The National Gallery reveals initial proposals for NG200 project as public consultation starts
Issued February 2022
The National Gallery has today (18 February 2022) revealed its initial proposals for works to create a world-class welcome to the millions of visitors it receives each year.
To mark its Bicentenary in 2024, the National Gallery will deliver a diverse programme of exhibitions and events across the UK under the banner 'NG200', as well as launching a suite of capital projects that will benefit all those who visit the Gallery and access its services.
Proposed works to the Gallery’s Grade I listed building include the remodelling of parts of the Sainsbury Wing, the public realm, and the provision of a new Research Centre and ‘Members House’ within the Wilkins Building. These sensitive interventions will be pivotal in reshaping the National Gallery for its third century and the next generation of visitors. The initial proposals, now out for public consultation, have been driven by the desire to futureproof the Gallery. Looking to the next 200 years, it is vital to improve the efficiency of the Gallery’s buildings to reduce its carbon footprint, to encourage diverse audiences as well as prioritising visitors’ comfort and wellbeing.
The initial concepts see the entrance to the Sainsbury Wing made more visible and easier to navigate, as well as removing the build-up of queues of people outside waiting to enter. Inside the Sainsbury Wing, opening up the space and aligning it more clearly with other significant parts of the building, such as the staircase and the second-floor gallery spaces, is a priority.
Creating a revived foyer for the Sainsbury Wing that is less cramped as well as replacing areas of dark glass will deliver more natural light and improve views out to Trafalgar Square and beyond. Previously under-used spaces at ground floor level within the Sainsbury Wing and Wilkins Building will be reimagined, improving public access and facilitating a new Research Centre. The reconfiguration of internal areas of the Wilkins Building to house a dedicated Members space is also proposed, designed to increase the commercial sustainability of the Gallery long-term. We are not proposing to make any changes to the gallery spaces in the Sainsbury Wing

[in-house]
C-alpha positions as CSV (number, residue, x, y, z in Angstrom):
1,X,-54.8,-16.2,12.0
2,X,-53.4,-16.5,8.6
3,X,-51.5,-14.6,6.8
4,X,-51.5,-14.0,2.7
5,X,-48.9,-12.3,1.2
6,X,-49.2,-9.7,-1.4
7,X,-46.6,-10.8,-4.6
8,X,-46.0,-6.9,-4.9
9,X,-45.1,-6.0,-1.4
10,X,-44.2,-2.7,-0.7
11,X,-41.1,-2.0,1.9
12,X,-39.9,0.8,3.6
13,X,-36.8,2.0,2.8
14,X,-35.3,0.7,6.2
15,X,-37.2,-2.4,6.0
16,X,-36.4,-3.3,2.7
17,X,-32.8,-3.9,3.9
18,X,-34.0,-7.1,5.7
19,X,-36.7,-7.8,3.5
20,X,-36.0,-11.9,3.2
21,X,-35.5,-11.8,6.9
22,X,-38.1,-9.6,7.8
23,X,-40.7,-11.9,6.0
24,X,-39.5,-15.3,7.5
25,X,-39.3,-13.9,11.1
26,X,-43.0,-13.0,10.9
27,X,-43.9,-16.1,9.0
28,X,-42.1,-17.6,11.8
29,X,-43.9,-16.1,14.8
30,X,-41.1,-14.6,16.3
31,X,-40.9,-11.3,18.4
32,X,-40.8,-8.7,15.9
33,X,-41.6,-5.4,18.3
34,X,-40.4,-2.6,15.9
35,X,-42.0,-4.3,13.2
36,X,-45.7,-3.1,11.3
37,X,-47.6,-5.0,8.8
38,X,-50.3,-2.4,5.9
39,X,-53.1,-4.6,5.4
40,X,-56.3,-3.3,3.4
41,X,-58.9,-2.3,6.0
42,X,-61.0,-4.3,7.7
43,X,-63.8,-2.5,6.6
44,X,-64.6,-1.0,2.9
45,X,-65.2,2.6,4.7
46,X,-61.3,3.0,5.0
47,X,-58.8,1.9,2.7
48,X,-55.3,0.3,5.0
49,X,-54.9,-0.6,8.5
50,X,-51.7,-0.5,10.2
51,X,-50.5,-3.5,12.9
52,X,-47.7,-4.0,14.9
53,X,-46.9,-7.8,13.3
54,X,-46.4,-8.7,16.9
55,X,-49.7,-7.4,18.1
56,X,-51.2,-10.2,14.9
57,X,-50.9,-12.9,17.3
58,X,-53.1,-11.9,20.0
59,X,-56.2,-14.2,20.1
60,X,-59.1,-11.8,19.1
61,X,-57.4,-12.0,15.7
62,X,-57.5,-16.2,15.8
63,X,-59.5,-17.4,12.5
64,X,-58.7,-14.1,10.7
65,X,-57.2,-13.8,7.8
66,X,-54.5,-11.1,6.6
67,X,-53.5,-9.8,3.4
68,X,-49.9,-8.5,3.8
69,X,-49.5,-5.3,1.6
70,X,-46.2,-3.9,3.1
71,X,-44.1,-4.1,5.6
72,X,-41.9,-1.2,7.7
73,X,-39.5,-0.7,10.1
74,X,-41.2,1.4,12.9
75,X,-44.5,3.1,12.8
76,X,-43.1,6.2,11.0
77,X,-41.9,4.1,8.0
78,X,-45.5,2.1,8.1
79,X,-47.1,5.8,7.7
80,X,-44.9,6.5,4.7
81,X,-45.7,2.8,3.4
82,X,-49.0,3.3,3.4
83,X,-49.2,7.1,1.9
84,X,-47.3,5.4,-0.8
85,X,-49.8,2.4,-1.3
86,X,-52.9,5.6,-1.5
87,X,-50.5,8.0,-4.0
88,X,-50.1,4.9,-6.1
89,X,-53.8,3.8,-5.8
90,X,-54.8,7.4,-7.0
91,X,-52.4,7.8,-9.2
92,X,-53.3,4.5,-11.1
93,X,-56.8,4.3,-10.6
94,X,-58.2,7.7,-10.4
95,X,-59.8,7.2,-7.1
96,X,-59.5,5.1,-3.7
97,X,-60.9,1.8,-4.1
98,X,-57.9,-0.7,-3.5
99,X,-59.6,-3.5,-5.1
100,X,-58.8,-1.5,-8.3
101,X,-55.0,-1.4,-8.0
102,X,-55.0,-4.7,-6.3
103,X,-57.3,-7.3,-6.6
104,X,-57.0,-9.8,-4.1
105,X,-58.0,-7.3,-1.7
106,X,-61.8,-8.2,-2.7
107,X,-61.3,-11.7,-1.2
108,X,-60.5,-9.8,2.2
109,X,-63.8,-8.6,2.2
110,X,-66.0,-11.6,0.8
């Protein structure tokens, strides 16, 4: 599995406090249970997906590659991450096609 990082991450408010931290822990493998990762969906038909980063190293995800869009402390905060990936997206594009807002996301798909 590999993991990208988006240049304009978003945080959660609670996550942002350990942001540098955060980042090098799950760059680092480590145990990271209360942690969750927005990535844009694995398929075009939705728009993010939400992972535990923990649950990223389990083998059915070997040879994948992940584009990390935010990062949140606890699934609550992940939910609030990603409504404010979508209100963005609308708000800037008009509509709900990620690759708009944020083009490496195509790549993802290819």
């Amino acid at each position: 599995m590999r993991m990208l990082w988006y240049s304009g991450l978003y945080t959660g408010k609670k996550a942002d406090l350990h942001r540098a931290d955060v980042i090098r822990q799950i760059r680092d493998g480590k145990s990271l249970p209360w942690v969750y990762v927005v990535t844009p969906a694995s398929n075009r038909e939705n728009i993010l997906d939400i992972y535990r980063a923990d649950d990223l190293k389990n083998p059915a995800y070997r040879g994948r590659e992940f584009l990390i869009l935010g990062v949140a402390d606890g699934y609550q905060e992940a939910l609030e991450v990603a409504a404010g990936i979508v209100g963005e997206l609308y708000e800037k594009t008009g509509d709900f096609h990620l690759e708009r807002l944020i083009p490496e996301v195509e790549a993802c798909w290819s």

New routes within the Gallery will enhance the visitor journey; at present, the only public connection between the Sainsbury Wing and the Wilkins Building is at the gallery level (level 2). The creation of a new connection at the lower level (level 0) will mean visitors no longer need to backtrack through the Sainsbury Wing to exit and will provide them with the option to determine their own path through the Gallery.
Beyond the buildings, public spaces immediately outside the Gallery will be made more welcoming and accessible. Creating a new public square in front of the Sainsbury Wing is possible by incorporating a previously unused area in the southwest corner of the Wilkins Building to provide a direct accessible entrance to the new Research Centre. Implementing a clearer and more direct pedestrian route along Jubilee Walk will connect Trafalgar Square to Leicester Square, two iconic London spaces.
Commenting on the launch of public consultation, Director of the National Gallery, Dr Gabriele Finaldi said: 'The National Gallery was established nearly 200 hundred years ago. To celebrate our upcoming 200th anniversary in 2024, the Gallery is planning an exciting 12-month programme of activity. As part of this, we are also investing in the Sainsbury Wing and Wilkins Building and exploring how we can improve the experience for all visitors to the Gallery.
Covid-19 had a catastrophic impact on the arts and culture sector. As we move beyond the pandemic, it’s vital that we build on our strengths and, respond to challenges and opportunities. Underpinning these proposals is a concrete desire to build the foundations of the Gallery’s future, consolidating our role as the nation’s art gallery.